Temperature affects the development rates of caterpillars, their feeding, and the rate at which they die from NPV once they are infected. The lower the temperature, the slower caterpillars develop and the longer it takes for NPV-infected caterpillars to firstly stop feeding, and then to die.

Studies by Chris Monsour (formerly DPI&F) investigated these relationships. At 30°C, an NPV-infected 6-day old caterpillar (late second instar) will feed normally for 2 days before feeding is greatly reduced. At 20°C, caterpillars feed normally for 5 days before feeding is reduced. Importantly, the total amount of food consumed by these NPV-infected caterpillars is similar, whether at 30°C or 20°C (see Figure). Also remember that most caterpillars feed on anthers until late fourth instar (21 mm in length) and this feeding will not affect yield.

Time to death from NPV

At 30°C, it takes on average 4.5 days after infection for a 6-day old caterpillar to die from NPV. This compares with 6.2 days at 25°C and 7.5 days at 20°C. Under recent field conditions, many larvae are taking more than 8 days to die from NPV after spray application.

Figure. Consumption of artificial diet by healthy and NPV-infected 6-day old caterpillars and time to death from NPV at three temperatures (Data from Chris Monsour).

High grub infestations
If we accept that NPV will kill 90% of caterpillars, a starting infestation of 10 caterpillars per head results in 1 caterpillar per head surviving. This would not normally be an issue, but with the current high value of grain sorghum, this number of survivors may be above the economic threshold. You need to ask, is any other product going to do a better job? The answer is ‘No’.

Beneficial safety
NPV is safe on beneficials (parasites and predators) and these are important in helping mop up any survivors, as well as ensuring aphids are not flared. The end result is generally better than a 90% job.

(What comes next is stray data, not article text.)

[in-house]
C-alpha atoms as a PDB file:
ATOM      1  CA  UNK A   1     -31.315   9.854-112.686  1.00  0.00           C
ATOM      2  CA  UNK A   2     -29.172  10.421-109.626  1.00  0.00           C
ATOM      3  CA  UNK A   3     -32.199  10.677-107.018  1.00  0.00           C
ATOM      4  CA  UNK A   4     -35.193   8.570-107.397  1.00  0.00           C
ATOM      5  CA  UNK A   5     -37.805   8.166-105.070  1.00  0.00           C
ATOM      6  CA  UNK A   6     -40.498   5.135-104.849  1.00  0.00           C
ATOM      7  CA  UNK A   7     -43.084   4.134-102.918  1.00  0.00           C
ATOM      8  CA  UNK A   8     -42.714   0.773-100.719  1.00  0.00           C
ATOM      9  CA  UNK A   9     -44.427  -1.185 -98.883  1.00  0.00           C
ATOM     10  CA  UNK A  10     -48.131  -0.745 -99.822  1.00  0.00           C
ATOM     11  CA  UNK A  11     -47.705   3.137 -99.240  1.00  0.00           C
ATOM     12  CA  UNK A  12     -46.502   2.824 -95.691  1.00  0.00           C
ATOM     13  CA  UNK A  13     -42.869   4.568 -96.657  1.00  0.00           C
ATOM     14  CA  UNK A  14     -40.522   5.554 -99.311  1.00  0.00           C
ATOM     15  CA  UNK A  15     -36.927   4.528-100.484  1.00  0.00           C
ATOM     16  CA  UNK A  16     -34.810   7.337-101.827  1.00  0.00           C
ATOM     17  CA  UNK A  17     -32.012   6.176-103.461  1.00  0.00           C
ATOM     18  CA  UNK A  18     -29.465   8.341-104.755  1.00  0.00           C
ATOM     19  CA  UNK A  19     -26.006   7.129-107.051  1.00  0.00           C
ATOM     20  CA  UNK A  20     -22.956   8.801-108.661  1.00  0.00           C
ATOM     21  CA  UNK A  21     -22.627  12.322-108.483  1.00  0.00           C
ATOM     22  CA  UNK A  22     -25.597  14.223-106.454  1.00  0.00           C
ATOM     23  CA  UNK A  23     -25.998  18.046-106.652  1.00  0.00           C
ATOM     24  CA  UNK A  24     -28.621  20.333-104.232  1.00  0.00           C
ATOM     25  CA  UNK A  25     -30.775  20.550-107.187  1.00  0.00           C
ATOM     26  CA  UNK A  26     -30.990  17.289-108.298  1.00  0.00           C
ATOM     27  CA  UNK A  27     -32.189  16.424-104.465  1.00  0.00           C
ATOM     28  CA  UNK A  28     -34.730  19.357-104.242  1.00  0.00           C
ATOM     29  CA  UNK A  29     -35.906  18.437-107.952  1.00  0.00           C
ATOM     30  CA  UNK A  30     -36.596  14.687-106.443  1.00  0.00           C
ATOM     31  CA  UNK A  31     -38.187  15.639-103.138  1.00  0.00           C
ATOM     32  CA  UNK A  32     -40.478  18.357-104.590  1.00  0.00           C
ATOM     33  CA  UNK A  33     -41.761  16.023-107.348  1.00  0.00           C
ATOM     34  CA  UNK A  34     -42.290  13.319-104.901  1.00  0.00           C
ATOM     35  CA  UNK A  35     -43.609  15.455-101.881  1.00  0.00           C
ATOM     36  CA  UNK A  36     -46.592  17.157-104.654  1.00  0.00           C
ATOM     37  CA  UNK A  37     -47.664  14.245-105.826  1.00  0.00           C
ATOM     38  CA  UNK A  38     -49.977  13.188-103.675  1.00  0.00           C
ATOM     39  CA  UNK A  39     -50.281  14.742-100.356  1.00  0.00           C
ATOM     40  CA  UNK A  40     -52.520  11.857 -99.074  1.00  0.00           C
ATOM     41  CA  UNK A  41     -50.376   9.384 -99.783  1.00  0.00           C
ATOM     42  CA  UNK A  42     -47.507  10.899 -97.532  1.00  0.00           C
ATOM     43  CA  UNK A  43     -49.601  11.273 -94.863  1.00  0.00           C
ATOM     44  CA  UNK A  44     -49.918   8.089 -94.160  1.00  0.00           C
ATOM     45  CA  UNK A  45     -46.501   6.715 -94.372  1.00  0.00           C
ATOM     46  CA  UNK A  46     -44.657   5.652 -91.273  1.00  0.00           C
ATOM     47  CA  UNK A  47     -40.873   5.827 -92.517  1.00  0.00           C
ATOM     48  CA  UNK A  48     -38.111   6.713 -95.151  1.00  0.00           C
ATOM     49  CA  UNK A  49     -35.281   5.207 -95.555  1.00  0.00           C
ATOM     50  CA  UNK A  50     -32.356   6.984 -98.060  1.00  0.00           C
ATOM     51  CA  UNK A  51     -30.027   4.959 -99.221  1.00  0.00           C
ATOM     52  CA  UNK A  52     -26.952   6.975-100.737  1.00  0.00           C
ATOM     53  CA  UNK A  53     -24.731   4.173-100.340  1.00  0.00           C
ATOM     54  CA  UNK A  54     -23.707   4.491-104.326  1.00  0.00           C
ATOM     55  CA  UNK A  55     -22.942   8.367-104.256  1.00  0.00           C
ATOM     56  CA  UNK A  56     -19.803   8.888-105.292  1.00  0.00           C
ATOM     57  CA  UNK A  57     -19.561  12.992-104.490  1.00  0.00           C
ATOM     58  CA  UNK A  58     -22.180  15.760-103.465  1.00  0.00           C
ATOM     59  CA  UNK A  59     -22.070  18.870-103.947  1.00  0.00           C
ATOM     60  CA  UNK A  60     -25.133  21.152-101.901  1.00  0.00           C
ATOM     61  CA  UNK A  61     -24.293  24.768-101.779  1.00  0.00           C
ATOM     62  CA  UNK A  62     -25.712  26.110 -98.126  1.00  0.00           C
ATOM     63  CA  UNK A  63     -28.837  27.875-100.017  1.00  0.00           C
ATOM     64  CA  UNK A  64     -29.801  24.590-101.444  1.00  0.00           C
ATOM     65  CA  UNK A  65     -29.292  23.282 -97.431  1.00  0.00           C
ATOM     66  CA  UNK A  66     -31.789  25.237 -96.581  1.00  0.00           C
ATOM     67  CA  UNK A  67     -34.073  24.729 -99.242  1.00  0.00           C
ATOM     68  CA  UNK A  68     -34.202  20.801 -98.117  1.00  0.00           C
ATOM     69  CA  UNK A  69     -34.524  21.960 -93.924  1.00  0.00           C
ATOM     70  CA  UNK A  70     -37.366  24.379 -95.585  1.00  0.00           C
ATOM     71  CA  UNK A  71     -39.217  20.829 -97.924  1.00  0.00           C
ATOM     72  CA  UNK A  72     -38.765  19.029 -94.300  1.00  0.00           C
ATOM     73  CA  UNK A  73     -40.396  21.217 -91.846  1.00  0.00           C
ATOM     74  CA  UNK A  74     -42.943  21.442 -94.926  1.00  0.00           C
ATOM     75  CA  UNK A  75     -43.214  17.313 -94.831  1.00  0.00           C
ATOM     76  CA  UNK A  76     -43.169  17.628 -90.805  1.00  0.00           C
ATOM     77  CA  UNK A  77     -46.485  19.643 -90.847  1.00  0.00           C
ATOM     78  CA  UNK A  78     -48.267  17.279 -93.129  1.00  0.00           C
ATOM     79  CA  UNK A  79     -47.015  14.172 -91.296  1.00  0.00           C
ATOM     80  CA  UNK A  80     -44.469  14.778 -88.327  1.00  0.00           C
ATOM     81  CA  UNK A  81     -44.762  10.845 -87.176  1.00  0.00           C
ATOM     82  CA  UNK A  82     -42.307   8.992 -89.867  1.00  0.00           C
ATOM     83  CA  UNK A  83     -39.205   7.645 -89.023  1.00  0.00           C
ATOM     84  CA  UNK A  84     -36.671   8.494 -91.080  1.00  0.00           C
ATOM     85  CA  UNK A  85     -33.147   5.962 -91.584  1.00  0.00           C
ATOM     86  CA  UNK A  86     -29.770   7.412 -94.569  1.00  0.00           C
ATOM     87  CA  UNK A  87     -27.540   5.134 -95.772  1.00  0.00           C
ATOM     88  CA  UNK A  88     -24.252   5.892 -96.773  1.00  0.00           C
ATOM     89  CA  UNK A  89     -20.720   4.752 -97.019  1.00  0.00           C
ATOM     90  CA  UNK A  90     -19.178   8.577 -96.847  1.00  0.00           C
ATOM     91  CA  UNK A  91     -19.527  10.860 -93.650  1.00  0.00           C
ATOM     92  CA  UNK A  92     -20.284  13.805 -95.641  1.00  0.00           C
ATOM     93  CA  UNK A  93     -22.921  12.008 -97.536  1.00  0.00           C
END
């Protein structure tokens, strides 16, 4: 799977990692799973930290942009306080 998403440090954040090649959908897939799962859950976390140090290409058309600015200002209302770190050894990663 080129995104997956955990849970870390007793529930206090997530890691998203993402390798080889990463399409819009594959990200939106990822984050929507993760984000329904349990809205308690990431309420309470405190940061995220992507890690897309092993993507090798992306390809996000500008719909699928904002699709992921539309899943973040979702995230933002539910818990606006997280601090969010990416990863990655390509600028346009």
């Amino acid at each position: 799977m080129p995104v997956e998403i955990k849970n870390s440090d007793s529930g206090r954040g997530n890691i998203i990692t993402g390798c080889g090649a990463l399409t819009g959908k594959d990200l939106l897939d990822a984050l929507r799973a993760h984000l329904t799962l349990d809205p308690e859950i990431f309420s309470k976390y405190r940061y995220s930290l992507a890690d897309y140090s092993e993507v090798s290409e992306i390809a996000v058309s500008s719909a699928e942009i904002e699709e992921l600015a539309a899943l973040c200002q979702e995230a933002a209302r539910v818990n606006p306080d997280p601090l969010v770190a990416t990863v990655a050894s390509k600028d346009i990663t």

What do we need to do to make sure of good results with NPV?

Consider applying NPV sprays earlier i.e. before 50% brown anthers, particularly if the spread of flowering is large. In this way most early flowering heads will be fully protected and secondary infection will control most caterpillars on the late flowering heads. It is best to target caterpillars less than 7 mm in length when using NPV, and this is the size of caterpillars on heads that have just finished flowering.

Water quality
Water used in spray mixes should have a pH of 7. Alkaline water will seriously reduce the performance of NPV, so buffer water with Li700 or equivalent to neutralise pH.

Water volumes
For high-volume, water-based sprays, a minimum of 30 L water/ha is recommended for aerial application, and 100 L water/ha for ground rig application.

NPV must be ingested to be effective, so the challenge is to achieve good coverage of the target. This means paying particular attention to water volumes, nozzles, operating pressure, weather conditions, etc. You want to spread NPV over as much of the head as possible to ensure caterpillars have a high chance of picking up a lethal dose as they feed on the head.

NPV historically performs very well on grain sorghum, usually achieving greater than 90% control when used alone. For this reason, additives such as AminoFeed, etc. are not recommended when NPV is applied to grain sorghum.

However, for all crops other than sorghum, the use of a molasses-based additive containing the reducing sugars glucose and fructose (such as AminoFeed) is recommended when applying NPV.